But it’s hard to remember a darker time than this for the Canucks, whose on-ice struggle has been overshadowed for the past five weeks by serious issues moving away from it.
After emerging from the most dangerous COVID-19 outbreak of the National Hockey League season with a pair of unlikely and uplifting wins over the Toronto Maple Leafs, the Canucks have lost five of their last six games, including four in a row, to fall. the Canadian Division playoff race for good.
They’ve scored six goals in those five losses – three of them last Wednesday in the last of three losses to the Ottawa Senators – and look sorry about them.
The Canucks are strapped for energy and are now running out of forwards as they open four games in six nights against the Edmonton Oilers when they take on Connor McDavid and Leon Draisaitl tonight at Rogers Arena with just one of the top four Vancouver centers.
Coach Travis Green has confirmed after morning practice that third row center Brandon Sutter will not play tonight due to an upper body injury.
Control center Jay Beagle has come out with an undisclosed injury since March 10 and frontline center Elias Pettersson has not played since March 2 when he left the roster with a wrist injury that was supposed to be be daily but which has been transformed. into something far more disturbing.
Including depth players added along the way and winger Jake Virtanen, who was put on leave on Saturday following a sexual assault allegation, the team are missing eight forwards. The record is nine if you count Micheal Ferland, who has spent the entire season on the long-term injured list due to concussion issues.
That’s nine forwards amid a losing streak on a team of COVID survivors who are due to play their last 11 games of this pandemic season in just 17 days.
“Yeah, when you look at him like that. . . you know that’s a lot, ”Green said of the injuries. “You don’t usually experience this; I don’t think we’ve had eight injured attackers yet.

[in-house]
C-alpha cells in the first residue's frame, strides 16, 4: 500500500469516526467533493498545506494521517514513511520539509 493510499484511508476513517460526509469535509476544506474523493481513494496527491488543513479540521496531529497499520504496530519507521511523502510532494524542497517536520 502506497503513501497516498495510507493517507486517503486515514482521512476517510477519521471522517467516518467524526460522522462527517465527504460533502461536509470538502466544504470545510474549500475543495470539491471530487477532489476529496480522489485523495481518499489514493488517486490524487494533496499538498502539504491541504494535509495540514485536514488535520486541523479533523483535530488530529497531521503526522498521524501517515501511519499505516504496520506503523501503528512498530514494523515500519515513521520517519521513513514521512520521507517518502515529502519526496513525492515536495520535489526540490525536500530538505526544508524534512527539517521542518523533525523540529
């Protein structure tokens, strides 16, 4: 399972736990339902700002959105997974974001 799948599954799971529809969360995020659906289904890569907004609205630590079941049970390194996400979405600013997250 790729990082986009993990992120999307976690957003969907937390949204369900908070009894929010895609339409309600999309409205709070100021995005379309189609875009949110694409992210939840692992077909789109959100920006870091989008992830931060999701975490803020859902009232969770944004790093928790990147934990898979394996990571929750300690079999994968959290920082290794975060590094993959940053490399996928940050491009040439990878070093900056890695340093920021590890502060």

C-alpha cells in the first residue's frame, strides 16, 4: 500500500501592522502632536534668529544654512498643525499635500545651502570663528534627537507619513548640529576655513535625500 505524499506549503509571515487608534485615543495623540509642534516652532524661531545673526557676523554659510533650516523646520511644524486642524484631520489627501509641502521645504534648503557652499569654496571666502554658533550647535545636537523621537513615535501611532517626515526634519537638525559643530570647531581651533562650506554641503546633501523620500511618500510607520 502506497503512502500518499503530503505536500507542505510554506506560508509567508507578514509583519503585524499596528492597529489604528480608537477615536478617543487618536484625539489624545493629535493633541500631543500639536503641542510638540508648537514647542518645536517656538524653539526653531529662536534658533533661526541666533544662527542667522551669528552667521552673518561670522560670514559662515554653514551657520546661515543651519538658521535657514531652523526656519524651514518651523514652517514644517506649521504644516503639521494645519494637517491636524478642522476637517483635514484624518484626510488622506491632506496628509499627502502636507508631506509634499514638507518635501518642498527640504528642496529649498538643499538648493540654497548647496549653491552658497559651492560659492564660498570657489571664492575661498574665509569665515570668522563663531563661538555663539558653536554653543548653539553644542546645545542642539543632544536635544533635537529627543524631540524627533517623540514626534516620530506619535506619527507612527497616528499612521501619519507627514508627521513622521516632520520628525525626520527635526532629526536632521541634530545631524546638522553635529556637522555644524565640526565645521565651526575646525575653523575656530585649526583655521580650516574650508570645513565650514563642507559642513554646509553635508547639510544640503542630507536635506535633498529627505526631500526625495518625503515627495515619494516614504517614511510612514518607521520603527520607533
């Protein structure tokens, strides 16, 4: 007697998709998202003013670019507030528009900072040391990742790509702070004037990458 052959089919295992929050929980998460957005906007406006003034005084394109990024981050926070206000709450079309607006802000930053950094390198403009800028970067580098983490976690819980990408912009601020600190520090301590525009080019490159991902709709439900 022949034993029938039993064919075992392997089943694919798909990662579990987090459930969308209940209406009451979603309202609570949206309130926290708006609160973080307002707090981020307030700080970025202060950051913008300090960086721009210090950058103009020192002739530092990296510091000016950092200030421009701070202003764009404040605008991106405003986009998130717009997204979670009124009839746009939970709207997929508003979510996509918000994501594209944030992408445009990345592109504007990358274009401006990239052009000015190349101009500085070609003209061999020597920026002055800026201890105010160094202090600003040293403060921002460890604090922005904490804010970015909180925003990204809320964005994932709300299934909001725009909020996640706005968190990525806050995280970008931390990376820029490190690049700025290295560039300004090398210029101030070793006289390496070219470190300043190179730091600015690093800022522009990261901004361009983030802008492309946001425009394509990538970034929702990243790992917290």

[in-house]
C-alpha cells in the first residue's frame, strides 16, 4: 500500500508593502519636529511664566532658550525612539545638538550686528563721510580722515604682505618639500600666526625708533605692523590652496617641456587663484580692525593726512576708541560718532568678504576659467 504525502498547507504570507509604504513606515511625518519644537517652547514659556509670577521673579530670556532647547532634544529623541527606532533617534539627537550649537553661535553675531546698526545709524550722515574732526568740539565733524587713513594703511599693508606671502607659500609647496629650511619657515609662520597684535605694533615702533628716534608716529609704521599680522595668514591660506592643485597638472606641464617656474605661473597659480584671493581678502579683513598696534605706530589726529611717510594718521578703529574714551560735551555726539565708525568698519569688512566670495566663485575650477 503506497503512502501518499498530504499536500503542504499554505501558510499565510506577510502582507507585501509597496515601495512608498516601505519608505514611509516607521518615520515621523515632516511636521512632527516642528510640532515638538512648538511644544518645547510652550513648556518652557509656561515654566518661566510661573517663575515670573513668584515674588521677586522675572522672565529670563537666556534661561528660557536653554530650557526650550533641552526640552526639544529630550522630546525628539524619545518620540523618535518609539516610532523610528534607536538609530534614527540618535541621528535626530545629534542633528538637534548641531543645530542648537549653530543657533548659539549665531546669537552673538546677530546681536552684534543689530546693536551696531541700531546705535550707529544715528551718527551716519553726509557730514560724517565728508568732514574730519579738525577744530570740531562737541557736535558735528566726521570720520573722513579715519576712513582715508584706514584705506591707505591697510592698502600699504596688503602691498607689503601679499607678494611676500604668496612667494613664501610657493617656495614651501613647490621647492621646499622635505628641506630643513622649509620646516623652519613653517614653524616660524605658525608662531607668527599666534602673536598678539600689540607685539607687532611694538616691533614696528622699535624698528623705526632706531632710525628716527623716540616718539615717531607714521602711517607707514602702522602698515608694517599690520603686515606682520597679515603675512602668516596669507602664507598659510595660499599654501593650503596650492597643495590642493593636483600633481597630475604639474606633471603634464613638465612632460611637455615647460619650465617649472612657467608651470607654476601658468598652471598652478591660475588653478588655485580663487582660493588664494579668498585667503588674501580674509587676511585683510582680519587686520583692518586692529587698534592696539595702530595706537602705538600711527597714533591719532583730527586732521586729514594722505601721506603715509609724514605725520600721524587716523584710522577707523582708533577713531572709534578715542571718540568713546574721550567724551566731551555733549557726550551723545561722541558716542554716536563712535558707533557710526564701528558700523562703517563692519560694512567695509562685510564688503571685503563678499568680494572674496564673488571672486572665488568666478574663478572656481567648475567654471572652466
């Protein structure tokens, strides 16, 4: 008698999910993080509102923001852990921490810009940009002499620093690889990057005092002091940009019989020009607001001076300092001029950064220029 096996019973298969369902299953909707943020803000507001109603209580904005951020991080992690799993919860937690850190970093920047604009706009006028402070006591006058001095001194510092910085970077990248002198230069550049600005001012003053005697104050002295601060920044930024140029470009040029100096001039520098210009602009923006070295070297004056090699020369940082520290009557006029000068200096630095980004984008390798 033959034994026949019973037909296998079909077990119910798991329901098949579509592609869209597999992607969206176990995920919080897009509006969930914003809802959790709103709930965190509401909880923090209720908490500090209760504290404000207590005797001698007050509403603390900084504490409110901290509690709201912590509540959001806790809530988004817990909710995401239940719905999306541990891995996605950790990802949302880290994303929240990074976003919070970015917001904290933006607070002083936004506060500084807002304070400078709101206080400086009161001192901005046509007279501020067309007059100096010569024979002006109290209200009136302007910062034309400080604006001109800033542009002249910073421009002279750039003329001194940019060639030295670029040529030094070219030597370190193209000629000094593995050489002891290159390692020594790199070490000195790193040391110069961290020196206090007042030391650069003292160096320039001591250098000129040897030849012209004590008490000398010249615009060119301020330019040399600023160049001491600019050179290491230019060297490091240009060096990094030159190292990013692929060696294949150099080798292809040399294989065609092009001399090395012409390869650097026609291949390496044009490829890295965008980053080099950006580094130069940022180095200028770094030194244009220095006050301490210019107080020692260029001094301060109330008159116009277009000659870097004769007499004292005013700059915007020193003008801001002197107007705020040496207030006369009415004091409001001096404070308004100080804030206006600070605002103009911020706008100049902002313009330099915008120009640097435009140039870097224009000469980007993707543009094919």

Almost all of the injuries are from the Canucks’ last two lines. The one that is not, for Pettersson, has become the most critical.
Green compared the breaking qualities of the recent Calder Trophy winner to Auston Matthews of Toronto, who had some opportunistic goals in Saturday’s 5-1 win as the Maple Leafs were beaten by the Canucks for two periods. .
“Where do you start?” Green said when asked about Pettersson’s disappearance.
“I thought we played two really strong periods and a game breaker was scoring two goals, and you miss that. It’s not an excuse, but I’m also not going to sit here and say that we don’t miss this in our alignment. We have already won without him, but we have also had other players who have played. Petey is part of our team. He tries to come back, he works hard to come back and. . . if he was ready to play, he would.
“But when you talk about your best players and what they bring to your squad, there’s a reason these guys are where they are at. They make a difference, they create opportunity, they easily relieve pressure, not only. in the offensive zone but in your own zone. But we can’t dwell on it and we haven’t. It’s a big part, but he’s not there and we worry about the guys who are here.
Rookie Nils Hoglander has been in the Canucks’ top six all season, and rookie called Kole Lind will play his third straight game tonight alongside Bo Horvat.
Of tonight’s last six forwards – Matthew Highmore-Tyler Graovac-Jayce Hawryluk and Jimmy Vesey-Travis Boyd-Zack MacEwen – only MacEwen was a regular (mostly) when this season began.
“It’s just different,” veteran defenseman Tyler Myers said of the mental challenge facing the Canucks.
“It’s a very unique situation, especially with what happened last month (with the epidemic). In saying that, we’re technically still in it right now. A lot is going to come down to this week, these next four games against a good team that has been successful this year. You look at every guy in the room; each guy we fight hard.
Effort has rarely been a problem for Green’s team. Everything else seems to be.